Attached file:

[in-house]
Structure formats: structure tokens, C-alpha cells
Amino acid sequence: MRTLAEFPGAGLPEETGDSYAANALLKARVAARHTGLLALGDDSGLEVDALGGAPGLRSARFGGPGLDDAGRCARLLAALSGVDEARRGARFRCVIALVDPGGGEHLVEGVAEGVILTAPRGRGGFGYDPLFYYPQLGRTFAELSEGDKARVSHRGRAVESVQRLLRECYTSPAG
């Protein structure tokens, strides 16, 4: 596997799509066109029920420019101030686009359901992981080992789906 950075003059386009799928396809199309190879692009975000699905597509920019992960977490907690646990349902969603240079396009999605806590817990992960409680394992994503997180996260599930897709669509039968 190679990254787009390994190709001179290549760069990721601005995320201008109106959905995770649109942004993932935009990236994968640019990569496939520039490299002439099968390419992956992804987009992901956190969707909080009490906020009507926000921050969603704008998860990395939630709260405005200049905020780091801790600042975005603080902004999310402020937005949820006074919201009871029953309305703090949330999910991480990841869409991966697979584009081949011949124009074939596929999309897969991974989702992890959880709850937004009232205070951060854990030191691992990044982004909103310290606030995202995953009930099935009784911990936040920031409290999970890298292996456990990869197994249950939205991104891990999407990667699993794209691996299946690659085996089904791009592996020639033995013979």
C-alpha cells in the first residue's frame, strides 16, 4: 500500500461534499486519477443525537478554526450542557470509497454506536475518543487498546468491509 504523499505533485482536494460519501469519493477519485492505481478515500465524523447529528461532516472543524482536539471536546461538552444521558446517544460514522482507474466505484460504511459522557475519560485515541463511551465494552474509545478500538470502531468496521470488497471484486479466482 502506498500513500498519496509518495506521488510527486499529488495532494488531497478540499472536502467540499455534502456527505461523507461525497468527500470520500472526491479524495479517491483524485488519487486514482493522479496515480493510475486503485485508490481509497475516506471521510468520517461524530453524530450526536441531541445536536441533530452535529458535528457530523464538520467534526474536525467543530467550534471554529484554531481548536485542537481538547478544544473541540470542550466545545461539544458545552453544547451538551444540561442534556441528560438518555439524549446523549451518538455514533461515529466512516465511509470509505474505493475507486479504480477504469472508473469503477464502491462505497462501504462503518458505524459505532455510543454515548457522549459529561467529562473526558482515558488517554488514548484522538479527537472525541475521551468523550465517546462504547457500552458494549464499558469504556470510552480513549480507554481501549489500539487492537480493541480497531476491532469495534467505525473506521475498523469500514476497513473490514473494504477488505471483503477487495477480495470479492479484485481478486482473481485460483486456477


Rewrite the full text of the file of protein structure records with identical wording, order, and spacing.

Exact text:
[in-house]
Structure formats: structure tokens, C-alpha cells
Amino acid sequence: MRTLAEFPGAGLPEETGDSYAANALLKARVAARHTGLLALGDDSGLEVDALGGAPGLRSARFGGPGLDDAGRCARLLAALSGVDEARRGARFRCVIALVDPGGGEHLVEGVAEGVILTAPRGRGGFGYDPLFYYPQLGRTFAELSEGDKARVSHRGRAVESVQRLLRECYTSPAG
């Protein structure tokens, strides 16, 4: 596997799509066109029920420019101030686009359901992981080992789906 950075003059386009799928396809199309190879692009975000699905597509920019992960977490907690646990349902969603240079396009999605806590817990992960409680394992994503997180996260599930897709669509039968 190679990254787009390994190709001179290549760069990721601005995320201008109106959905995770649109942004993932935009990236994968640019990569496939520039490299002439099968390419992956992804987009992901956190969707909080009490906020009507926000921050969603704008998860990395939630709260405005200049905020780091801790600042975005603080902004999310402020937005949820006074919201009871029953309305703090949330999910991480990841869409991966697979584009081949011949124009074939596929999309897969991974989702992890959880709850937004009232205070951060854990030191691992990044982004909103310290606030995202995953009930099935009784911990936040920031409290999970890298292996456990990869197994249950939205991104891990999407990667699993794209691996299946690659085996089904791009592996020639033995013979």
C-alpha cells in the first residue's frame, strides 16, 4: 500500500461534499486519477443525537478554526450542557470509497454506536475518543487498546468491509 504523499505533485482536494460519501469519493477519485492505481478515500465524523447529528461532516472543524482536539471536546461538552444521558446517544460514522482507474466505484460504511459522557475519560485515541463511551465494552474509545478500538470502531468496521470488497471484486479466482 502506498500513500498519496509518495506521488510527486499529488495532494488531497478540499472536502467540499455534502456527505461523507461525497468527500470520500472526491479524495479517491483524485488519487486514482493522479496515480493510475486503485485508490481509497475516506471521510468520517461524530453524530450526536441531541445536536441533530452535529458535528457530523464538520467534526474536525467543530467550534471554529484554531481548536485542537481538547478544544473541540470542550466545545461539544458545552453544547451538551444540561442534556441528560438518555439524549446523549451518538455514533461515529466512516465511509470509505474505493475507486479504480477504469472508473469503477464502491462505497462501504462503518458505524459505532455510543454515548457522549459529561467529562473526558482515558488517554488514548484522538479527537472525541475521551468523550465517546462504547457500552458494549464499558469504556470510552480513549480507554481501549489500539487492537480493541480497531476491532469495534467505525473506521475498523469500514476497513473490514473494504477488505471483503477487495477480495470479492479484485481478486482473481485460483486456477